My Goal Progress: Or, I Set Way Too Many Goals

Goal Progress

It’s been over a month since I posted my 2016 goals. You can see that post here: My Goals for 2016. In order to keep myself motivated and to see where I stand, I thought I would try to give a monthly update on how I am doing with these goals. One thing I realized is that I set way too many goals and I will keep this in mind for next year when I repeat this process.

(Disclaimer: Some of the links are my Amazon affiliate or referral links).

Personal Goals:

1. Eat a healthy diet and cut down on the number of fast food trips we make. I am doing a fairly good job with this. While we still pick up food on an average of once per week, I had a three-week stretch in January where we ate all home-prepared meals. This required a large amount of planning on my part, but I was able to do this through the help of Emeals.  Every week I try to change our diet up a little bit by eating fewer processed foods or by eating Paleo.  My kids have eaten more vegetables this year and enjoy the clean eating and paleo plans on Emeals. This has been great especially for my youngest daughter who ate a large diet of plain noodles prior to these meal plans. While I have not eliminated the noodles completely (this is what she eats in her lunch most days), she is getting a balanced dinner most nights. What has helped tremendously is to have them each pick out a meal every week that they help prepare. This ownership in the meals has helped increase their desire to eat vegetables. My kids actually fought over who ate more than their share of brussel sprouts….true story! (This is the only vegetable they absolutely love, but I’ll gladly accept that.)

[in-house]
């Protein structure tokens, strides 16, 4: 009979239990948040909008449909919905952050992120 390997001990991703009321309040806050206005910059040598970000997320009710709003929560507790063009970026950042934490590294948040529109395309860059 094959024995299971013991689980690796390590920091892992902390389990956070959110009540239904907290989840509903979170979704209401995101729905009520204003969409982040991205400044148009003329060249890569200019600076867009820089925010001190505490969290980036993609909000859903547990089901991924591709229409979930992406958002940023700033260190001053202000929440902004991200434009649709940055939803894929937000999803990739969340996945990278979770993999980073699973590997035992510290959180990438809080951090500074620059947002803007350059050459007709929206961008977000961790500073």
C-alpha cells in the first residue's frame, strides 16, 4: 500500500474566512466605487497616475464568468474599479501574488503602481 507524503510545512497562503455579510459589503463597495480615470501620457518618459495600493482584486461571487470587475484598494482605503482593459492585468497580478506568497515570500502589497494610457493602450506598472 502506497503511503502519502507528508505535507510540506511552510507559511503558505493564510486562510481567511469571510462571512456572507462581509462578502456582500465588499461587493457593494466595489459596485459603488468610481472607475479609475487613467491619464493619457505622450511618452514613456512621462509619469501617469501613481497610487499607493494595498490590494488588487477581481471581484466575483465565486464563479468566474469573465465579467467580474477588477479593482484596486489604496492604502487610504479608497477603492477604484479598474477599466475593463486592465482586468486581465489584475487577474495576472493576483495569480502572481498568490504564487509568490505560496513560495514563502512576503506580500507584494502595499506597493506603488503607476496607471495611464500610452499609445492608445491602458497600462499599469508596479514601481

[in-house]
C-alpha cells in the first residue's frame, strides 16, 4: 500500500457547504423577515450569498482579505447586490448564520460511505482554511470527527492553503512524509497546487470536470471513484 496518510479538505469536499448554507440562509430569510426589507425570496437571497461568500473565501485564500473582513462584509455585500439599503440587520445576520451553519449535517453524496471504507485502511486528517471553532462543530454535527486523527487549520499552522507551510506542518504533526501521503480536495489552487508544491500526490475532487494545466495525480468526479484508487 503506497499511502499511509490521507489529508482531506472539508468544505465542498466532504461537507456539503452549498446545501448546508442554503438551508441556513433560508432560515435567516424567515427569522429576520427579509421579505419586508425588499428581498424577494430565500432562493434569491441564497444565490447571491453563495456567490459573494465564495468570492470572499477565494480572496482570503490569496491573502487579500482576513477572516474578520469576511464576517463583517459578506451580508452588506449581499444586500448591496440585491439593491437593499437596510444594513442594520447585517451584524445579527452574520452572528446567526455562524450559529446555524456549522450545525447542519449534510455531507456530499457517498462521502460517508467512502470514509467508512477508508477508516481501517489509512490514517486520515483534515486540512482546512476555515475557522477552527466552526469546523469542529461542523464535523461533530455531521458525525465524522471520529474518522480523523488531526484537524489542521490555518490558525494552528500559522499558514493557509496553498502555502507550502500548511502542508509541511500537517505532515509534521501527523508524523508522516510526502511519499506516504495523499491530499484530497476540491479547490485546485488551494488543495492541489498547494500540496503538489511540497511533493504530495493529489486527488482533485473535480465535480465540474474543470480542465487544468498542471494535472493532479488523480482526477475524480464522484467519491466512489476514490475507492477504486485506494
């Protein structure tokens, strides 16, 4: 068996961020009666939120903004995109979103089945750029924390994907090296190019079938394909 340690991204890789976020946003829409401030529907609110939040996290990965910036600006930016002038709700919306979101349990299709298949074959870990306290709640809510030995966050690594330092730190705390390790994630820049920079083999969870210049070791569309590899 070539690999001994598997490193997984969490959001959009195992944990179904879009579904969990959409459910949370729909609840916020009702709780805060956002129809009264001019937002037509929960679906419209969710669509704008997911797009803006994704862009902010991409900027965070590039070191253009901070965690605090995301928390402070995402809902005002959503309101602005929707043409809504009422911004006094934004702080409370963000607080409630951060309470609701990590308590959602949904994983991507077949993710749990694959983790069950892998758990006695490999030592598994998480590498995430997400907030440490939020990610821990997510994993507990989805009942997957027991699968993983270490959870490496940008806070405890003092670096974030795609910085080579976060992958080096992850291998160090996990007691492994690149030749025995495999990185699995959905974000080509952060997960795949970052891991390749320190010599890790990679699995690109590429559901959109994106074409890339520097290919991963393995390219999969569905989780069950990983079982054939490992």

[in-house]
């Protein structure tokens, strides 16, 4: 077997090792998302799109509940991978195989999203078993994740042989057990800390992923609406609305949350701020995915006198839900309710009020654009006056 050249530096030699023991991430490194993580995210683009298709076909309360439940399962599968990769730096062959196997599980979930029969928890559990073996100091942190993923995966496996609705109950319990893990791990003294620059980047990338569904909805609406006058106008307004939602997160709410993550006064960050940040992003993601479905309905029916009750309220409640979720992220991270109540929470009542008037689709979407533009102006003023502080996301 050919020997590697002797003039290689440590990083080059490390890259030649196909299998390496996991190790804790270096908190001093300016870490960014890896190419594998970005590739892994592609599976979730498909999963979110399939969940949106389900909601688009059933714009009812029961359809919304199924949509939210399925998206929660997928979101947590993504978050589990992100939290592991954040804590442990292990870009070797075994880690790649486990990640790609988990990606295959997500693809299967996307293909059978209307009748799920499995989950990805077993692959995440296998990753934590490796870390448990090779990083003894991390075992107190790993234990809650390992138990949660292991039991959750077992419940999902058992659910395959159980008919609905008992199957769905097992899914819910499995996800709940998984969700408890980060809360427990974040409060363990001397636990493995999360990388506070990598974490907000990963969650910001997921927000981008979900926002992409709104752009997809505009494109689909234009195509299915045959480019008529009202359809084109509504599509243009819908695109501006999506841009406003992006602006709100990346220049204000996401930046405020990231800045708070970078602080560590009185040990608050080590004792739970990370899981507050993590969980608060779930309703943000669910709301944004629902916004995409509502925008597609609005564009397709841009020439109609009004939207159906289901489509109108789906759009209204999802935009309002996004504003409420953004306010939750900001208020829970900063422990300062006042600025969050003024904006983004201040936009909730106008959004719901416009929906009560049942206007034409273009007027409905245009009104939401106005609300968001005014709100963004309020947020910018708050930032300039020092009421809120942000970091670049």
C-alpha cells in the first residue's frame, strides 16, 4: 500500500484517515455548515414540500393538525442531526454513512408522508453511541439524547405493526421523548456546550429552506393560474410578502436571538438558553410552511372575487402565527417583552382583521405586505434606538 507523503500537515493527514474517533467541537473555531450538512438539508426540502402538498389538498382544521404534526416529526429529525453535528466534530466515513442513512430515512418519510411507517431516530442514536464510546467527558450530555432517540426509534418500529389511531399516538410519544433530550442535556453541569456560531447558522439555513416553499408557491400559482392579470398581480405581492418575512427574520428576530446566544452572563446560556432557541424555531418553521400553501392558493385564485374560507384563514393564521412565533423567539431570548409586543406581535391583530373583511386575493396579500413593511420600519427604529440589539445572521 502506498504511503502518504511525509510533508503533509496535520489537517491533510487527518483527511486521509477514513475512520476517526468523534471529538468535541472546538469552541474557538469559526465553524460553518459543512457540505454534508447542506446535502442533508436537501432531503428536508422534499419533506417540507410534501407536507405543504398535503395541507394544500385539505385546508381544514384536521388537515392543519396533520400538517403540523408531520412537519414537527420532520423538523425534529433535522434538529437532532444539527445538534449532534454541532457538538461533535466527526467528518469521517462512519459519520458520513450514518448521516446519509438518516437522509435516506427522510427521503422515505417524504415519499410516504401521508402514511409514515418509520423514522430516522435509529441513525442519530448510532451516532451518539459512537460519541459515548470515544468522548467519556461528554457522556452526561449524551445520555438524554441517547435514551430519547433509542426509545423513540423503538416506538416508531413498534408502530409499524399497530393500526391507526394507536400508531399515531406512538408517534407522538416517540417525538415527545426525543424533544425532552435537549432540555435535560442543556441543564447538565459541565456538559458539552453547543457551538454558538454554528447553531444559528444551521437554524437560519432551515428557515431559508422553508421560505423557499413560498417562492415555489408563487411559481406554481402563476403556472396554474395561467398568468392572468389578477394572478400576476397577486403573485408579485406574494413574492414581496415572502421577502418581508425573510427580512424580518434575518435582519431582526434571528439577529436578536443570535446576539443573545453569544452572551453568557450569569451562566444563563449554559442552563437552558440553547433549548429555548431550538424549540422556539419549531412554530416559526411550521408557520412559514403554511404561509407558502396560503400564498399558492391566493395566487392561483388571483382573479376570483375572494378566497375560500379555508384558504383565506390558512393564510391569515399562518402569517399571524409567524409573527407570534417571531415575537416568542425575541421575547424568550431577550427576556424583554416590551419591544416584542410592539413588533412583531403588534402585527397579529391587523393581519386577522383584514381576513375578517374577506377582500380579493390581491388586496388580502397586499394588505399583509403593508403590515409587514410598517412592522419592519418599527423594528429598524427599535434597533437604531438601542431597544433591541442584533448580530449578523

read more

Rhyming Games and Activities: Playing with Rhymes

Rhyming Games and Activities: Playing with Rhymes

If you have been following along in my reading series (links contained at the bottom of this post), I mentioned introducing your children to rhyme through story books. One of the first steps to learning how to read is learning to enjoy and recognize rhymes. You can read that post about rhyming book suggestions here: Great Rhyming Books. Not only should you read rhyming books to your kids, but there are also some interactive activities you can do to teach them rhyming skills.

According to the chart located at Reading Rockets, the next step for building phonemic awareness skills is for kids to recognize rhymes and be able to play “odd word out” type games. An example of an “odd word out” game would be to ask which of these words do not belong? cat, boy, hat, mat.

read more